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Re: Finishing
Response To:
Re: Finishing ()

William Duffield
I alos have an L-N 112. I agree with Hank's assessment. I've also used a Stanley #80 and probably have one laying around somewhere, and have some understanding of the Veritas large scraper plane. It has one advantage over the L-N: In addition to the thick, basically unbendable blade like other incarnations of the old Stanley #112, it can also use a thin, bendable blade, like the Stanley #80. This blade, and its bending mechanism, allows a cambered scraping action so that tracks from the corner of the blade are not left in the surface being scraped. With a #112 and it's ilk, you accomplish the same thing by relieving the corners of the blade when you are honing it.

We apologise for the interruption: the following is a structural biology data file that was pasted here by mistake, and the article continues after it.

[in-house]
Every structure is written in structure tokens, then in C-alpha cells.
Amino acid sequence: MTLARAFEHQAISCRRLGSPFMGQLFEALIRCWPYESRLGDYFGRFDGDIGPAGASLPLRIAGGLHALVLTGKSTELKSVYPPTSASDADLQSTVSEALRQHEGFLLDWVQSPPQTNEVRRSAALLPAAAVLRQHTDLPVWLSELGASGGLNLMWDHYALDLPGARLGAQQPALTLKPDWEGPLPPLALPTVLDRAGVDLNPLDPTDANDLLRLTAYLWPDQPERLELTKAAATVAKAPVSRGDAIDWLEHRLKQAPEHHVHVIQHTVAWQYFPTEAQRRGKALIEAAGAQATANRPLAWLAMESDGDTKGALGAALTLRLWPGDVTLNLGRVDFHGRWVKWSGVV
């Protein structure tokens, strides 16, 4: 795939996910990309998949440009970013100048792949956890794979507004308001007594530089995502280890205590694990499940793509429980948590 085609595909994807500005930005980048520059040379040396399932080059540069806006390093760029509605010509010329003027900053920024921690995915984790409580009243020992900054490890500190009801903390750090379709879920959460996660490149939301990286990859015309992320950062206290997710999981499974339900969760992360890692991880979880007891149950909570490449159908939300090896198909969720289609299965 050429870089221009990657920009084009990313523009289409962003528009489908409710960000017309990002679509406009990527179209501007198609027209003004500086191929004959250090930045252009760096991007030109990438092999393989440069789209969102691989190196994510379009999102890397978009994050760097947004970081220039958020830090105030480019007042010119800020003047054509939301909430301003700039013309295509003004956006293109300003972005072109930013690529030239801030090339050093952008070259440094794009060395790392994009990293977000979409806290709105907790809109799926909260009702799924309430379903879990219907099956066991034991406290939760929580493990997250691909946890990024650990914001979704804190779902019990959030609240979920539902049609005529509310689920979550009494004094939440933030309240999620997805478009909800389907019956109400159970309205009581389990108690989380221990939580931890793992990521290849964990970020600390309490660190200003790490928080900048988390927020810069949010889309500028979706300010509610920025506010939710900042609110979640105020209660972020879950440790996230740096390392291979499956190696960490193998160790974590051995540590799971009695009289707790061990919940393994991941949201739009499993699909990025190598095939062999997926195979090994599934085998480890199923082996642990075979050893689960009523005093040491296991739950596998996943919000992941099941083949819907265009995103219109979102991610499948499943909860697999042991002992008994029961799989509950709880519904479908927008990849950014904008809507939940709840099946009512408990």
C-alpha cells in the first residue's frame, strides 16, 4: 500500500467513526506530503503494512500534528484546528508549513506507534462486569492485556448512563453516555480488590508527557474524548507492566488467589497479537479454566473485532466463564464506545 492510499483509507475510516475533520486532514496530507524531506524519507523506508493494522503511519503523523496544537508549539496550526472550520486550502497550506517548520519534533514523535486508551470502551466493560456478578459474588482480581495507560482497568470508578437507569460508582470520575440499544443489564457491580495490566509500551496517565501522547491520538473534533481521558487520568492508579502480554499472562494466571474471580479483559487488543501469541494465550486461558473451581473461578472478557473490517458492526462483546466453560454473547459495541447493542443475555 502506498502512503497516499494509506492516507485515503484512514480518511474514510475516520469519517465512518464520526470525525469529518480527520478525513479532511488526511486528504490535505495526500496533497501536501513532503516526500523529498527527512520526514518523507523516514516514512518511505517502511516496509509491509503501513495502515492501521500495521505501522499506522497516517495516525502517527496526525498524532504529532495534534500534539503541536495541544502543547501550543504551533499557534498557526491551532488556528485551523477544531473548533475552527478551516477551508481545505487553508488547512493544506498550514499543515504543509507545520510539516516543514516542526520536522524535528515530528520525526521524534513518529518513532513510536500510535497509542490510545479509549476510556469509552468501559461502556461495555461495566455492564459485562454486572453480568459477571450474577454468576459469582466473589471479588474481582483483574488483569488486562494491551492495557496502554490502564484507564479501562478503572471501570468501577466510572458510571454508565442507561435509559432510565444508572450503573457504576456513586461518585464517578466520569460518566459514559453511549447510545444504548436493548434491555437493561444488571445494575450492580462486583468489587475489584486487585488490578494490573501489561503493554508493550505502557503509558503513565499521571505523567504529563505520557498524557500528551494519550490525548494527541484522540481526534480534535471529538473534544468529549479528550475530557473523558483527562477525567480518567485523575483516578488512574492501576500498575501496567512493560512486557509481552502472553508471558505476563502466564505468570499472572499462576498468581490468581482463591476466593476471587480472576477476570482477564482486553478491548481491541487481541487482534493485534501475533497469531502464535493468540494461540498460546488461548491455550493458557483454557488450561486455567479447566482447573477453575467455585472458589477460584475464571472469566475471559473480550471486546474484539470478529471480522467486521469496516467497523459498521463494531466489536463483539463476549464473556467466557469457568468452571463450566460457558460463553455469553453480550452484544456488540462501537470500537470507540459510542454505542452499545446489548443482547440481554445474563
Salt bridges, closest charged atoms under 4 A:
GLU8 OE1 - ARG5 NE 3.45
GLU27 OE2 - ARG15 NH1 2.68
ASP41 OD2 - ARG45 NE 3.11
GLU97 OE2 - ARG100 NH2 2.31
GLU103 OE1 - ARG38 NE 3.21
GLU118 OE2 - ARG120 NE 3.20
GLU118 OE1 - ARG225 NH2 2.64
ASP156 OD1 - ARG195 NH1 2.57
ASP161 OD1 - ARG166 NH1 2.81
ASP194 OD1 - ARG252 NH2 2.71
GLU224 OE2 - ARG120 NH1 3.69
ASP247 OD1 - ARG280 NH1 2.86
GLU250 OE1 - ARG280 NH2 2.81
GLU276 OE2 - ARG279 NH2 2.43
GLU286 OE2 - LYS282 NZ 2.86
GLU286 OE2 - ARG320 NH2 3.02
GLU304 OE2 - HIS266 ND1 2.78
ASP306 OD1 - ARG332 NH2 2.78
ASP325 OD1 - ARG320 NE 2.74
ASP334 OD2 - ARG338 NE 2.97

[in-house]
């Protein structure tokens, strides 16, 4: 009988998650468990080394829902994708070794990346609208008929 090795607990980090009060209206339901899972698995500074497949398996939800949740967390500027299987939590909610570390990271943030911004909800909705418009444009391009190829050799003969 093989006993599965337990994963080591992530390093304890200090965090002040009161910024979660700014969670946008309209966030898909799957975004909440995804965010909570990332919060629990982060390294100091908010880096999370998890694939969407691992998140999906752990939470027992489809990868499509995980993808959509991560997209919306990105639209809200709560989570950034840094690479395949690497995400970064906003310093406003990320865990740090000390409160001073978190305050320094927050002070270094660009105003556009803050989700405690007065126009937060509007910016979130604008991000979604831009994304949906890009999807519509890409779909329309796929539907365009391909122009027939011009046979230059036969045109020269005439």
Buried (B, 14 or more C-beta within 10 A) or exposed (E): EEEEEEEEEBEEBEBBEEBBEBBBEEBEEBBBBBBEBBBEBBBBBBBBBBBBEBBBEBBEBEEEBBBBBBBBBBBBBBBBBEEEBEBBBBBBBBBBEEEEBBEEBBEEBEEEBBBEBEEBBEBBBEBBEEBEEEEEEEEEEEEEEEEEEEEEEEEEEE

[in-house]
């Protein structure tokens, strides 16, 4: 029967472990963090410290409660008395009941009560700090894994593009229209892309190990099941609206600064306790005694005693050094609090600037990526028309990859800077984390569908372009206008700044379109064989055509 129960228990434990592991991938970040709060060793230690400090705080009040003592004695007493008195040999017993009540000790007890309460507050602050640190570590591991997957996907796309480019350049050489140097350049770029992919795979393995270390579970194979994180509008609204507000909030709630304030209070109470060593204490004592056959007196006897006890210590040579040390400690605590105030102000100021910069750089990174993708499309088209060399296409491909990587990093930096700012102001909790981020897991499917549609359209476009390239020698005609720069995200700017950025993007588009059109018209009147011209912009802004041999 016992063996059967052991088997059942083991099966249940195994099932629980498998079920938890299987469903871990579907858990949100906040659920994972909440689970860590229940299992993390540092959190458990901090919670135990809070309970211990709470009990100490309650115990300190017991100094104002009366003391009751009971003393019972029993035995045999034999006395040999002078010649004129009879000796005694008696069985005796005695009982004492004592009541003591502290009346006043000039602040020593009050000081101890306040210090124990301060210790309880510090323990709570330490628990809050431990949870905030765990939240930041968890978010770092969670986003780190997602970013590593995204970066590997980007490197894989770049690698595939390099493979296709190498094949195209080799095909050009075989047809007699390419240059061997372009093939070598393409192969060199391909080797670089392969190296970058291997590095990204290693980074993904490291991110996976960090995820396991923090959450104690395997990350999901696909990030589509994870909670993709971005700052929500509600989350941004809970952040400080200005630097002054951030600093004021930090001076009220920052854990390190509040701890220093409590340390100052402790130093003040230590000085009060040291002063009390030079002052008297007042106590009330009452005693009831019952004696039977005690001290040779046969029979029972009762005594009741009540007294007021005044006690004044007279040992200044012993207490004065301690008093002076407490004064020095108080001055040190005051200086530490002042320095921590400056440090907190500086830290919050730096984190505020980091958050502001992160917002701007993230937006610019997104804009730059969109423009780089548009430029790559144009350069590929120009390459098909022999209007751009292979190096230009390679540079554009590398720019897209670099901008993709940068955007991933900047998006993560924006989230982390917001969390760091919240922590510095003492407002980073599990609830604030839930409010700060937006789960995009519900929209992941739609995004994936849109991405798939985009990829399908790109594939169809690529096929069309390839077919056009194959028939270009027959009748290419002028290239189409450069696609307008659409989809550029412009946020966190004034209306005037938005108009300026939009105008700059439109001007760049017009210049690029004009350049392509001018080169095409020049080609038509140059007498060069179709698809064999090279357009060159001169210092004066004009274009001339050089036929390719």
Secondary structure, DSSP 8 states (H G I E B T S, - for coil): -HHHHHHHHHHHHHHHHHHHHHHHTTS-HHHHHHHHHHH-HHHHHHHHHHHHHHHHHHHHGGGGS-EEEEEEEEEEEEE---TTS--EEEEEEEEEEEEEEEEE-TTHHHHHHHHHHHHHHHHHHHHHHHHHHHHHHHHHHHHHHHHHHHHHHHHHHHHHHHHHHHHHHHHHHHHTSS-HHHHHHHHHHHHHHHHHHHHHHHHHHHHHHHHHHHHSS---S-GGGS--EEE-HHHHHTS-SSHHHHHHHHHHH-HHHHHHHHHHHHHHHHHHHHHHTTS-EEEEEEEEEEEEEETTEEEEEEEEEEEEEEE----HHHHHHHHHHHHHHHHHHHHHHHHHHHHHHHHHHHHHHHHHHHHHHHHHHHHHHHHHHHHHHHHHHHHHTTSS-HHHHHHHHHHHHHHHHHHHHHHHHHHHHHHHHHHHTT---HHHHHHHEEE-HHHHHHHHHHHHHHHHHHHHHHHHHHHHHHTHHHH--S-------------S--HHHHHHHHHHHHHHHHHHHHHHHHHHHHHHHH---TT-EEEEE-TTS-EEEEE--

You can also equip either the L-N or the Veritas plane with a toothing blade, for flattening very difficult figured wood or for preparing the substrate for gluing veneer to it.

Mostly, I use card scrapers, but since applying a clear finish can very clearly show the dubtle differences in the surface left by a scraper vs. a high angle plane vs. a double iron plane, I tend to follow Frank Klausz's advise, especially for table tops: "First you plane; then you scrape; then you sand."

Variations on the #112,310&p=48431

Variations on the #80,68491

Warning: If you find a green one (Kunz) out there, run quickly in the other direction, but note that the #80 is a much simpler tool and therefore much more difficult for the Horror Frights of this world to screw up.

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